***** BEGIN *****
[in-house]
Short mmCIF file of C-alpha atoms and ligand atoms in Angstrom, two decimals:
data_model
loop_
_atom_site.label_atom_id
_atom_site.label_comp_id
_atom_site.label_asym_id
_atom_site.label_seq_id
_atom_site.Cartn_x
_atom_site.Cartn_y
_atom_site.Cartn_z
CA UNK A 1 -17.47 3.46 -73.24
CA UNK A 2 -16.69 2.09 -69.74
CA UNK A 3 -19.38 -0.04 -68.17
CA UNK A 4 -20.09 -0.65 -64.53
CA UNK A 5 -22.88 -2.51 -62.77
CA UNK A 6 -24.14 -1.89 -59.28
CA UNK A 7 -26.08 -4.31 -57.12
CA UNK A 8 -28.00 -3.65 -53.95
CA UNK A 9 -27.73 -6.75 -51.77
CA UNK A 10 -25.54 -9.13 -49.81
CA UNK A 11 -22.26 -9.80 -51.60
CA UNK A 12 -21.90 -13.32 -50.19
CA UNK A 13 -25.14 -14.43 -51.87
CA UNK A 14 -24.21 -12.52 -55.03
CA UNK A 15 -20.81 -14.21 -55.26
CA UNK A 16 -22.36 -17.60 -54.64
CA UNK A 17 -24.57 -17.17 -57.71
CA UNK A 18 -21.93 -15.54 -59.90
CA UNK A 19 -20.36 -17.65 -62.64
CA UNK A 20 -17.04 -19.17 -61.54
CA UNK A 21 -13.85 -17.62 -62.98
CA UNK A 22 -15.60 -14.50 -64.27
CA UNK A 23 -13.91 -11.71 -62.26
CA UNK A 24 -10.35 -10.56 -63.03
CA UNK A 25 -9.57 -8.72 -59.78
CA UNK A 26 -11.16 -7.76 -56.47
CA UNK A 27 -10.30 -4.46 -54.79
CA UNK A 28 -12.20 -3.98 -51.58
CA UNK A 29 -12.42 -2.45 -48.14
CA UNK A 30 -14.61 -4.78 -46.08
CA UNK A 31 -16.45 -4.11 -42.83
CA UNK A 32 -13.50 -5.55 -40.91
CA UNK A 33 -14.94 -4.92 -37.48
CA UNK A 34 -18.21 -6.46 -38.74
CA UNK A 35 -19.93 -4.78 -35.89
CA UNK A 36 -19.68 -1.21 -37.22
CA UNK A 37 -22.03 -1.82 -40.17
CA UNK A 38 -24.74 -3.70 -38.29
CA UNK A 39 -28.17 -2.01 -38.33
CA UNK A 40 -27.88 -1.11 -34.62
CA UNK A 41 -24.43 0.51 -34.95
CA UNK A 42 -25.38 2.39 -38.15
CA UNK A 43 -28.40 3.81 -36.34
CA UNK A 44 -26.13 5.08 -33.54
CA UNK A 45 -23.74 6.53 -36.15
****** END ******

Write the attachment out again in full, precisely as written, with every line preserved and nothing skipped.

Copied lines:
[in-house]
Short mmCIF file of C-alpha atoms and ligand atoms in Angstrom, two decimals:
data_model
loop_
_atom_site.label_atom_id
_atom_site.label_comp_id
_atom_site.label_asym_id
_atom_site.label_seq_id
_atom_site.Cartn_x
_atom_site.Cartn_y
_atom_site.Cartn_z
CA UNK A 1 -17.47 3.46 -73.24
CA UNK A 2 -16.69 2.09 -69.74
CA UNK A 3 -19.38 -0.04 -68.17
CA UNK A 4 -20.09 -0.65 -64.53
CA UNK A 5 -22.88 -2.51 -62.77
CA UNK A 6 -24.14 -1.89 -59.28
CA UNK A 7 -26.08 -4.31 -57.12
CA UNK A 8 -28.00 -3.65 -53.95
CA UNK A 9 -27.73 -6.75 -51.77
CA UNK A 10 -25.54 -9.13 -49.81
CA UNK A 11 -22.26 -9.80 -51.60
CA UNK A 12 -21.90 -13.32 -50.19
CA UNK A 13 -25.14 -14.43 -51.87
CA UNK A 14 -24.21 -12.52 -55.03
CA UNK A 15 -20.81 -14.21 -55.26
CA UNK A 16 -22.36 -17.60 -54.64
CA UNK A 17 -24.57 -17.17 -57.71
CA UNK A 18 -21.93 -15.54 -59.90
CA UNK A 19 -20.36 -17.65 -62.64
CA UNK A 20 -17.04 -19.17 -61.54
CA UNK A 21 -13.85 -17.62 -62.98
CA UNK A 22 -15.60 -14.50 -64.27
CA UNK A 23 -13.91 -11.71 -62.26
CA UNK A 24 -10.35 -10.56 -63.03
CA UNK A 25 -9.57 -8.72 -59.78
CA UNK A 26 -11.16 -7.76 -56.47
CA UNK A 27 -10.30 -4.46 -54.79
CA UNK A 28 -12.20 -3.98 -51.58
CA UNK A 29 -12.42 -2.45 -48.14
CA UNK A 30 -14.61 -4.78 -46.08
CA UNK A 31 -16.45 -4.11 -42.83
CA UNK A 32 -13.50 -5.55 -40.91
CA UNK A 33 -14.94 -4.92 -37.48
CA UNK A 34 -18.21 -6.46 -38.74
CA UNK A 35 -19.93 -4.78 -35.89
CA UNK A 36 -19.68 -1.21 -37.22
CA UNK A 37 -22.03 -1.82 -40.17
CA UNK A 38 -24.74 -3.70 -38.29
CA UNK A 39 -28.17 -2.01 -38.33
CA UNK A 40 -27.88 -1.11 -34.62
CA UNK A 41 -24.43 0.51 -34.95
CA UNK A 42 -25.38 2.39 -38.15
CA UNK A 43 -28.40 3.81 -36.34
CA UNK A 44 -26.13 5.08 -33.54
CA UNK A 45 -23.74 6.53 -36.15